Metabolic diseases: New drug slows down Hunter's disease

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Metabolic diseases: New drug slows down Hunter's disease
Metabolic diseases: New drug slows down Hunter's disease

New drug slows down Hunter's disease

Elaprase, a new drug for Hunter Syndrome, has been successfully tested at the UNC School of Medicine in Chapel Hill. With it, a highly effective drug against this deadly hereditary disease could be available for the first time.

In their study, Joseph Muenzer and colleagues tested the effect of the drug on 96 patients. After a year, the typical Hunter indicator values in the urine as well as the elbow mobility and the ability to walk of the patients improved in those treated. They were able to walk an average of 37 meters further in six minutes than patients treated with a placebo. Some children, who otherwise would not have been able to do without a wheelchair, were even able to get out of it and take a few steps thanks to the therapy. In addition, disease-related spleen and liver enlargement decreased by more than twenty percent in just 18 weeks.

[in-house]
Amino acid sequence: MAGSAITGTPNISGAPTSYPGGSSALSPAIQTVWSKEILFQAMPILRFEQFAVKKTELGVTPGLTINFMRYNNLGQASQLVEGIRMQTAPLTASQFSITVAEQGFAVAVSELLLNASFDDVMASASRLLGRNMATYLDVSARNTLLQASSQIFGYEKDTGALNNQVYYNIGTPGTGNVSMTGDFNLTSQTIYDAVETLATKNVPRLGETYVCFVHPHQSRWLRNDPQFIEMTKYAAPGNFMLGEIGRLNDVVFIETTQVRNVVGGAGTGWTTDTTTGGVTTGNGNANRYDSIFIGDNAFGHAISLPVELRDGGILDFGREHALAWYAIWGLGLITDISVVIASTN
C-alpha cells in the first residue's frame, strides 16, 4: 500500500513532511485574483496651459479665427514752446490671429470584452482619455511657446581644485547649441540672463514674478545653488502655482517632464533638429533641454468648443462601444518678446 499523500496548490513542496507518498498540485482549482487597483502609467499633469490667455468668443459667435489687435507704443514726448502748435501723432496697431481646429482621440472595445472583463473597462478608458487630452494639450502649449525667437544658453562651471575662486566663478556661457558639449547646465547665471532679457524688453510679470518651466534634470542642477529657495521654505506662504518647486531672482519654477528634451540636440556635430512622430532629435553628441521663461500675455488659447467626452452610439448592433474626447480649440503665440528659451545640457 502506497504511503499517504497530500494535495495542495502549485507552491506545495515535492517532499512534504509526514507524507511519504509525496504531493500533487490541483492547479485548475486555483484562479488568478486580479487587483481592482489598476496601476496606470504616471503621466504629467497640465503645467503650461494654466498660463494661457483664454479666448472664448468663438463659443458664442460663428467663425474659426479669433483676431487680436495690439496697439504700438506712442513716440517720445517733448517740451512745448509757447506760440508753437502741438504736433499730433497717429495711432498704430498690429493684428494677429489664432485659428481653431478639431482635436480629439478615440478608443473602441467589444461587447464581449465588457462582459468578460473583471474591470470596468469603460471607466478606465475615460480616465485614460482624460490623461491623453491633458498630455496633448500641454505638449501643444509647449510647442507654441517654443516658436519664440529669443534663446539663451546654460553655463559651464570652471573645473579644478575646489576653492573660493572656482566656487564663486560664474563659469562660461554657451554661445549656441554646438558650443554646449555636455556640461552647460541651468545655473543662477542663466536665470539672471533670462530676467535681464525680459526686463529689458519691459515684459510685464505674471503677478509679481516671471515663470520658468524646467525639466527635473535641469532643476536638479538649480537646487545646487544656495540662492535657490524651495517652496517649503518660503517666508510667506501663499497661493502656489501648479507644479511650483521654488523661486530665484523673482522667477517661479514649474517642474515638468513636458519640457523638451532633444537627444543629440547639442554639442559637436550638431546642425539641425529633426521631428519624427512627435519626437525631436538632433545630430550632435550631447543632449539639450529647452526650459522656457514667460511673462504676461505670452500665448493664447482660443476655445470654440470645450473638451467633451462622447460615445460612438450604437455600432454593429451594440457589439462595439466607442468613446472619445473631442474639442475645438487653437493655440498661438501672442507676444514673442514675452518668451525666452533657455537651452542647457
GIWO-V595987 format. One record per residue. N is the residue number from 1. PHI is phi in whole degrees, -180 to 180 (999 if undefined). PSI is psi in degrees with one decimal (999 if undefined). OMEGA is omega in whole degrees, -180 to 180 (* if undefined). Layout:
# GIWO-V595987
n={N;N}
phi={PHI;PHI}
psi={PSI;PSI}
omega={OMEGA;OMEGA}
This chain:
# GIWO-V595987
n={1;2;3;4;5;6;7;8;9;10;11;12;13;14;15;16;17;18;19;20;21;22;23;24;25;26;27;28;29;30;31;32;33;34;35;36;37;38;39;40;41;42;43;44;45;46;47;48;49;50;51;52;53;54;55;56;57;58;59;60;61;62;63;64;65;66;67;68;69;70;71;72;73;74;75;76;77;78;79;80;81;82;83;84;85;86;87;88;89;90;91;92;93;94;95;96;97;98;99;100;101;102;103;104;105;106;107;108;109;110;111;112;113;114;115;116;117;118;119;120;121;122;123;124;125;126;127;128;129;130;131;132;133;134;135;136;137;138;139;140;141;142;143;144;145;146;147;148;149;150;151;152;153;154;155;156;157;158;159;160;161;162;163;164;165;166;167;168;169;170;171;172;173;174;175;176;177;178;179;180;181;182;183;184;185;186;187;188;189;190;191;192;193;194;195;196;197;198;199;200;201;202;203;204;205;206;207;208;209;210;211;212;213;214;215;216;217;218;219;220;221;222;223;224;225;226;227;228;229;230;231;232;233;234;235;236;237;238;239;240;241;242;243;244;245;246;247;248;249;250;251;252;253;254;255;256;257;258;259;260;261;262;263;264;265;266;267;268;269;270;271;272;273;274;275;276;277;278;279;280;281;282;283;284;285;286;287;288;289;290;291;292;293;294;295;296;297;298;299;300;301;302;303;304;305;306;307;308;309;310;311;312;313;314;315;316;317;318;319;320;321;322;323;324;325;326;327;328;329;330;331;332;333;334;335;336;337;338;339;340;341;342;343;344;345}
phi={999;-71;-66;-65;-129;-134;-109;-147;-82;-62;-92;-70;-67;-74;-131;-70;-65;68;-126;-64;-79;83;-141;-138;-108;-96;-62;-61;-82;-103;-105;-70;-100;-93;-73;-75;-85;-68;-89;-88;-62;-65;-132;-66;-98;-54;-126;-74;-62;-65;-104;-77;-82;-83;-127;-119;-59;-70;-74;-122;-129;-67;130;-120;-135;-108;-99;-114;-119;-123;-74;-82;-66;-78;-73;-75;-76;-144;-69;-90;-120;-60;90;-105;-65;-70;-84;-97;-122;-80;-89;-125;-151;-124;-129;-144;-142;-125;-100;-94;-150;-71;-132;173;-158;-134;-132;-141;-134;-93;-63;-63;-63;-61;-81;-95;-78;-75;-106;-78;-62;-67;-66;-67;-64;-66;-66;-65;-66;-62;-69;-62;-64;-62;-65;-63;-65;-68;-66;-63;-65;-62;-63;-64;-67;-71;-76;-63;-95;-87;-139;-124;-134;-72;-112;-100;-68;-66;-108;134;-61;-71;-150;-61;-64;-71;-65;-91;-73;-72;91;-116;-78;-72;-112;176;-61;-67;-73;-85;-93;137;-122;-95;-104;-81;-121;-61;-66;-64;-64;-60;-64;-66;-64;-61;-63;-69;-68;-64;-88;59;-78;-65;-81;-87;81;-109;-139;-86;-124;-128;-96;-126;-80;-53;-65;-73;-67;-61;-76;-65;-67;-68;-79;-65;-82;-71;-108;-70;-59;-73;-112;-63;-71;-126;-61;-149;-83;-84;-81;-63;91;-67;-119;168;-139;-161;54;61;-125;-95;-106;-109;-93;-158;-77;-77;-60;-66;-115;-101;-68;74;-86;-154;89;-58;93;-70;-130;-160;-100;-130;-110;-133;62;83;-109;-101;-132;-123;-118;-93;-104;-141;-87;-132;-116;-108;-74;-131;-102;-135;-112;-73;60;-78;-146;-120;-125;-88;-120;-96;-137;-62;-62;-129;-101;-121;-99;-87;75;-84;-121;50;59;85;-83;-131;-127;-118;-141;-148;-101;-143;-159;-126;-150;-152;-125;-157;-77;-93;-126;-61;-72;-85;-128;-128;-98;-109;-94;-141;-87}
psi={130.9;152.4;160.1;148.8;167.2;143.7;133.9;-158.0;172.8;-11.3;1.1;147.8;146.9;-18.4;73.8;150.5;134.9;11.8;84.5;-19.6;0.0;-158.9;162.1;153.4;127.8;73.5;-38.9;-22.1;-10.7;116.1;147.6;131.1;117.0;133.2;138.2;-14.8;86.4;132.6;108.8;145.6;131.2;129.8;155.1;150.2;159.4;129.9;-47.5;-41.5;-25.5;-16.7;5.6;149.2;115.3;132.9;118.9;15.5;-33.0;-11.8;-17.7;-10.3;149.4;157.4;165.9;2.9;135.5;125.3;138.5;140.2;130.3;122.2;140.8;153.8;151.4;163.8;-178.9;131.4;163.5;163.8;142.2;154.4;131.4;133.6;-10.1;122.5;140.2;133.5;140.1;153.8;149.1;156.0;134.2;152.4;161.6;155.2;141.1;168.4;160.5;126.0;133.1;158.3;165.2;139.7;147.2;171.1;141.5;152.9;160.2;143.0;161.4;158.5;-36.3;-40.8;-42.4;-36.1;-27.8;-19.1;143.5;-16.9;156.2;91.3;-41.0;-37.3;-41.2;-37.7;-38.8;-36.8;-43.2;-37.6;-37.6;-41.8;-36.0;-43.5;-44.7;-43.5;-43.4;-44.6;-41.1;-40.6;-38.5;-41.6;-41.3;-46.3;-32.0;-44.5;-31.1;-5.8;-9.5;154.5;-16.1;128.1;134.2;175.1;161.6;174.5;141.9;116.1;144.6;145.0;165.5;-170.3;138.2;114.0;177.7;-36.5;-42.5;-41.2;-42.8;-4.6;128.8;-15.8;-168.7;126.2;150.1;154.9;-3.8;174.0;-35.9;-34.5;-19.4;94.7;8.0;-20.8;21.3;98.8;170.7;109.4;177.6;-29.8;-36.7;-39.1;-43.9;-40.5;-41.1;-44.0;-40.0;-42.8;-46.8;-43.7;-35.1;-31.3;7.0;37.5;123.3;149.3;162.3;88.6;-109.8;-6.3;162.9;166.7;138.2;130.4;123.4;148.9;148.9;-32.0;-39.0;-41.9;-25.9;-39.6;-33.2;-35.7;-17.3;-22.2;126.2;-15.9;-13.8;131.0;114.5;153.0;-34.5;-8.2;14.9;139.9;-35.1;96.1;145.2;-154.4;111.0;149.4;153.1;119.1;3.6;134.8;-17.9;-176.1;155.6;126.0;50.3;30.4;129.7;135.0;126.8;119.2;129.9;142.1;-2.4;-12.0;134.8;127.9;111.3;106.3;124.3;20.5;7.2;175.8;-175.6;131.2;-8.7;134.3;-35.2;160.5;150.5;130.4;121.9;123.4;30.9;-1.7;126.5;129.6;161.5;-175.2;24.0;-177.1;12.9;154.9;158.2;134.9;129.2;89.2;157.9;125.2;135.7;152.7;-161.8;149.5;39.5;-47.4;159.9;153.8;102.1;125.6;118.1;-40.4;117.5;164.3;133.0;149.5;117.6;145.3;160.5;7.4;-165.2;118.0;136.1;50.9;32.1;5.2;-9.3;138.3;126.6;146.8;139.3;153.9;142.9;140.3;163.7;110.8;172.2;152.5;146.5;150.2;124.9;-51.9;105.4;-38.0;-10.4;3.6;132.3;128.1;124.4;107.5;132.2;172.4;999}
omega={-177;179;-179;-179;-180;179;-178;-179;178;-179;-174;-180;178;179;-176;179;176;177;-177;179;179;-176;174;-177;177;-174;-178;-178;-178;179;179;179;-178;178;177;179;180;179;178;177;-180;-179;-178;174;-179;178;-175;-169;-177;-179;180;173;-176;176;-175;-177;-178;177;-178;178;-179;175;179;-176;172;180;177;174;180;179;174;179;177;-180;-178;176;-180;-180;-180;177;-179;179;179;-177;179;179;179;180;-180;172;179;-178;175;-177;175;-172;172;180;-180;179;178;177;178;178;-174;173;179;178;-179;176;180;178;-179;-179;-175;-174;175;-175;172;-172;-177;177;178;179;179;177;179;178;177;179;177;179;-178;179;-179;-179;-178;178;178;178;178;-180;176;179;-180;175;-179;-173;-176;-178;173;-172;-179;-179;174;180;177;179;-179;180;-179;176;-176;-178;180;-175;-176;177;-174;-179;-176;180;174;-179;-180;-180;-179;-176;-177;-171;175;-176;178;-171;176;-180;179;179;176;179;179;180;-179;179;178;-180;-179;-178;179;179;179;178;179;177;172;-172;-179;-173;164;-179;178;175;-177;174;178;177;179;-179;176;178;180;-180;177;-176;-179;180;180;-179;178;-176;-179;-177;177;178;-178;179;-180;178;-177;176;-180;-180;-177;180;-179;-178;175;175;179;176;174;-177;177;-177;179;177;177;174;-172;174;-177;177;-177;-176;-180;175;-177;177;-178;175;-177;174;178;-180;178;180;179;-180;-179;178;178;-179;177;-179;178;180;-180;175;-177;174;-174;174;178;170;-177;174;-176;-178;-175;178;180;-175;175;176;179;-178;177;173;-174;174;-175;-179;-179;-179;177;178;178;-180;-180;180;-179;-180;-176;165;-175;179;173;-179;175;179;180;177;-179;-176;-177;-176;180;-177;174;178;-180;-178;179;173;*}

Elaprase contains the enzyme idursulfase, which is missing in Hunter's disease patients and which the body needs to recycle complex sugar compounds. Instead of being subsequently used, the compounds are deposited in the diseased person in various tissues and organs of the body.

The approval process for Elaprase is still ongoing in Europe. According to Gudrun Schulze-Frenking from the University Clinic in Mainz, approval can be expected by the end of 2006.

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